The balance of Ben Bernanke’s testimony to Congress today – not just the actual words but the amount of time he devoted to given subjects – was pretty dovish.
The weak prospects for inflation got a length airing:
Recent data show consumer price inflation continuing to trend downward. For the 12 months ending in November, prices for personal consumption expenditures rose 1.0 percent, and inflation excluding the relatively volatile food and energy components–which tends to be a better gauge of underlying inflation trends–was only 0.8 percent, down from 1.7 percent a year earlier and from about 2-1/2 percent in 2007, the year before the recession began. The downward trend in inflation over the past few years is no surprise, given the low rates of resource utilization that have prevailed over that time. Indeed, as a result of the weak job market, wage growth has slowed along with inflation; over the 12 months ending in November, average hourly earnings have risen only 1.6 percent.
National daily Jornal de Negocios reports that Portuguese debt ceased to be accepted by the Swiss National Bank as collateral in January 2009. The basic story has been confirmed by the FT, and an article will be published shortly with details (linked when available). It is unclear at present what types of debt have been excluded and for what purposes.
This will be a further knock to confidence in Portugal, a country facing high and increasing costs of debt, which needs to raise more debt in the near future. Yields on Portuguese government bonds – a proxy for the country’s cost of debt – today touched 7.125 per cent in intraday trading today, close to peaks during Ireland’s crisis.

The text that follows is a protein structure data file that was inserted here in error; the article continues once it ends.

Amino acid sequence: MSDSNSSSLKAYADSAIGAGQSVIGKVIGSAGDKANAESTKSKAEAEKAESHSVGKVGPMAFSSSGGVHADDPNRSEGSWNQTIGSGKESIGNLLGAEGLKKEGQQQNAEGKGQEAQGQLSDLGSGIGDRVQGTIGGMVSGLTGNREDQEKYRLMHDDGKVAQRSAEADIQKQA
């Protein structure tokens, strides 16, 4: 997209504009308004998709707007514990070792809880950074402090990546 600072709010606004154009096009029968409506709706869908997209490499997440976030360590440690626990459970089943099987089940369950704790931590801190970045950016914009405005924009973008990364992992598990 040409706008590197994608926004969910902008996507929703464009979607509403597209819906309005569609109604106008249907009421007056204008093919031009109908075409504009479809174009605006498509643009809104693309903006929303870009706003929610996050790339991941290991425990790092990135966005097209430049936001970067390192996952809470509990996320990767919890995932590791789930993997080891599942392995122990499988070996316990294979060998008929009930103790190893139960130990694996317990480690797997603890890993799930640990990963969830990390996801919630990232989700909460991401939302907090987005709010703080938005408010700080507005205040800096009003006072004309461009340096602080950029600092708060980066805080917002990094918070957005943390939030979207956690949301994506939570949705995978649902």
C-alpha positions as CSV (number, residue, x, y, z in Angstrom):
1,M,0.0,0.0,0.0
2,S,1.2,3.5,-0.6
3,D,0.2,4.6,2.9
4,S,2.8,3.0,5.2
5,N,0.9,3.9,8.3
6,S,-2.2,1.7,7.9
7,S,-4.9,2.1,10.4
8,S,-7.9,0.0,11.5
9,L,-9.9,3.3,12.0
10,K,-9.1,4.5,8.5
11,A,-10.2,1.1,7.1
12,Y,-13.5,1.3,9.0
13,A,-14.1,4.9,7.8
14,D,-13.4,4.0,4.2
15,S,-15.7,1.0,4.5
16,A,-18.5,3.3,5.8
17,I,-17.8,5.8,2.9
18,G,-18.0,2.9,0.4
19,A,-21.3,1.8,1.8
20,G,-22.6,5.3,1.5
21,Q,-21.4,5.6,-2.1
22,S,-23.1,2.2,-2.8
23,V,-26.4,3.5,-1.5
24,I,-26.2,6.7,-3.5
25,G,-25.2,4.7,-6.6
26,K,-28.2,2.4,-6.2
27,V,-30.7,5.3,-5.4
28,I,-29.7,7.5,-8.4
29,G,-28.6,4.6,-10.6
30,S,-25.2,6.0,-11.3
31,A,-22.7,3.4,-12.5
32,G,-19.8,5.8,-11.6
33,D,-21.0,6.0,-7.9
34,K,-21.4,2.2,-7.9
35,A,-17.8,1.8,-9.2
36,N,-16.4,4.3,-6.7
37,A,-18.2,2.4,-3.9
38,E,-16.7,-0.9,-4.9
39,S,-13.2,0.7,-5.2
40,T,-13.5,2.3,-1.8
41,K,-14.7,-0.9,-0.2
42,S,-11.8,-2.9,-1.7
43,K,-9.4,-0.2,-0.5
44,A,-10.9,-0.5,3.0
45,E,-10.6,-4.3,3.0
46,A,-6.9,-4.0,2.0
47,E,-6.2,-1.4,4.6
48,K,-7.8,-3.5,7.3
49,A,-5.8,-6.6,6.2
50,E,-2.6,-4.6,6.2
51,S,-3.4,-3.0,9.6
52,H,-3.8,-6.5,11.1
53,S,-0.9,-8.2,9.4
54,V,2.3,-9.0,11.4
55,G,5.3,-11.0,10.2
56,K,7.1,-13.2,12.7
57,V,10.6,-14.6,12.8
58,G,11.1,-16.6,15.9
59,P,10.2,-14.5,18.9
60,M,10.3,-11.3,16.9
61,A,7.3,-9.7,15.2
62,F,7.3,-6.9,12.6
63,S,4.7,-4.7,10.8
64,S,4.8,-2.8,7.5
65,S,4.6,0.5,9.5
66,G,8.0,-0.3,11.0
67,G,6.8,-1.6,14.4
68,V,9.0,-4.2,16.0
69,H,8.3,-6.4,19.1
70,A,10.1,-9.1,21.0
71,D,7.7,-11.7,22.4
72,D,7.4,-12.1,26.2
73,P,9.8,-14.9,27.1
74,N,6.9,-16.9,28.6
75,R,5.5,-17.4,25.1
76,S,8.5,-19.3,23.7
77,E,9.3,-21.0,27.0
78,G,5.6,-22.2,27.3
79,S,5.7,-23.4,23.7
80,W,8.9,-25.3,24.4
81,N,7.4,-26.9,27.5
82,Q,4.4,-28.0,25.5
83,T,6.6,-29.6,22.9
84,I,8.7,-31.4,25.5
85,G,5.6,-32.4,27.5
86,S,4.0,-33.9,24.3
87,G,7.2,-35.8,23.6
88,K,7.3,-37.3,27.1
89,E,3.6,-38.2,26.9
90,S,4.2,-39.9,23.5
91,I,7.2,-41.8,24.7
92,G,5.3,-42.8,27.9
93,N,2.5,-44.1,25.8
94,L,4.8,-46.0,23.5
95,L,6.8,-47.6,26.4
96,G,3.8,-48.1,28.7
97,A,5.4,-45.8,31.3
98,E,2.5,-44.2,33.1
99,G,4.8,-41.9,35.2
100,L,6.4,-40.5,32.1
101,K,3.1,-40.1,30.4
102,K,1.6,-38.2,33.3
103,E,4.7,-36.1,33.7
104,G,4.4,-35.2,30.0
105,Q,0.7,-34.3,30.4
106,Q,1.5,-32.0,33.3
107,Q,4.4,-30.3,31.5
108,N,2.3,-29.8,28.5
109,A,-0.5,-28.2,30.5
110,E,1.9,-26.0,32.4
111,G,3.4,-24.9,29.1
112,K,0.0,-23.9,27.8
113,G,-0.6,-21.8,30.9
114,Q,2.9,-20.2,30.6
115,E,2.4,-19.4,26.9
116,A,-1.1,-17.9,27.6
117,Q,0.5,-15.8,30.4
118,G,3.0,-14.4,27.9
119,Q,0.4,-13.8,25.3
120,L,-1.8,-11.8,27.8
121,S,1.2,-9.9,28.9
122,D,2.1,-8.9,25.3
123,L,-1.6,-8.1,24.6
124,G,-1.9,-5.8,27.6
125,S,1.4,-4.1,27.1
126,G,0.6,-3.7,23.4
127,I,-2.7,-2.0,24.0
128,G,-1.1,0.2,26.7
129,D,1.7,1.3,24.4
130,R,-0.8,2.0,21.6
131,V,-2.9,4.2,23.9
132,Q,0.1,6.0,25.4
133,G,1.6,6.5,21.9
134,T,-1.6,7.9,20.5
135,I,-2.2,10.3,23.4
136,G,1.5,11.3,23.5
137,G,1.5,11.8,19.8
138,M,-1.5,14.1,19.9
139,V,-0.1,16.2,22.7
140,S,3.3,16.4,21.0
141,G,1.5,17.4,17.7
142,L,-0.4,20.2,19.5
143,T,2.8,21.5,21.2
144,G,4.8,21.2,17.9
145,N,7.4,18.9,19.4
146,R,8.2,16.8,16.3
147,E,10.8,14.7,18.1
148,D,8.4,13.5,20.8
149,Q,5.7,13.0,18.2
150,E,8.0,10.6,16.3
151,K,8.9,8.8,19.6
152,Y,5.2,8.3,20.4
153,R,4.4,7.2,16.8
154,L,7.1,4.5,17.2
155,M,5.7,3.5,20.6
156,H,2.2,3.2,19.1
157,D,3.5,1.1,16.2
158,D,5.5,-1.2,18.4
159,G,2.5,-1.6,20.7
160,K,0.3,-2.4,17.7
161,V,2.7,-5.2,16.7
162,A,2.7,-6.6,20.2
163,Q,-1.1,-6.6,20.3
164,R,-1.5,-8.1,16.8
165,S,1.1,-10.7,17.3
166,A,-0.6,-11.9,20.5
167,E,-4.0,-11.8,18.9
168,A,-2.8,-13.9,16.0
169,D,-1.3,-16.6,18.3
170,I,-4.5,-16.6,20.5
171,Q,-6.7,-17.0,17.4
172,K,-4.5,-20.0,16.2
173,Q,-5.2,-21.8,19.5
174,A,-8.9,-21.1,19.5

The financial impact should be small since the exclusion seems to have been in place for a year, but given the febrile state of the markets, the psychological impact could be significant. The SNB’s move might prompt further credit rating downgrades, which would make debt even more expensive for the government and could imperil the debt’s eligibility elsewhere. Recent downgrades have left Moody’s, S&P and Fitch ratings for sovereign debt at A1, A- and A+, respectively. Moody’s A1 rating is roughly equivalent to A+, but the rating is on review for downgrade. Read more
Jean-Claude Trichet has called on eurozone leaders to step up their efforts to combat the region’s debt crisis, including slashing government deficits even more. The ECB president’s comments highlighted widespread fears that the crisis that last year rocked Europe’s 12-year-old monetary union could re-escalate in coming weeks as eurozone governments and banks raise funds in tense financial markets.
“In 2011, we must strengthen our efforts even more. We need to see further significant progress on the reduction of excessive fiscal deficits,” Mr Trichet told a gathering of Germany’s Christian Social Union, the Bavarian sister party of chancellor Angela Merkel’s Christian Democrats. Read more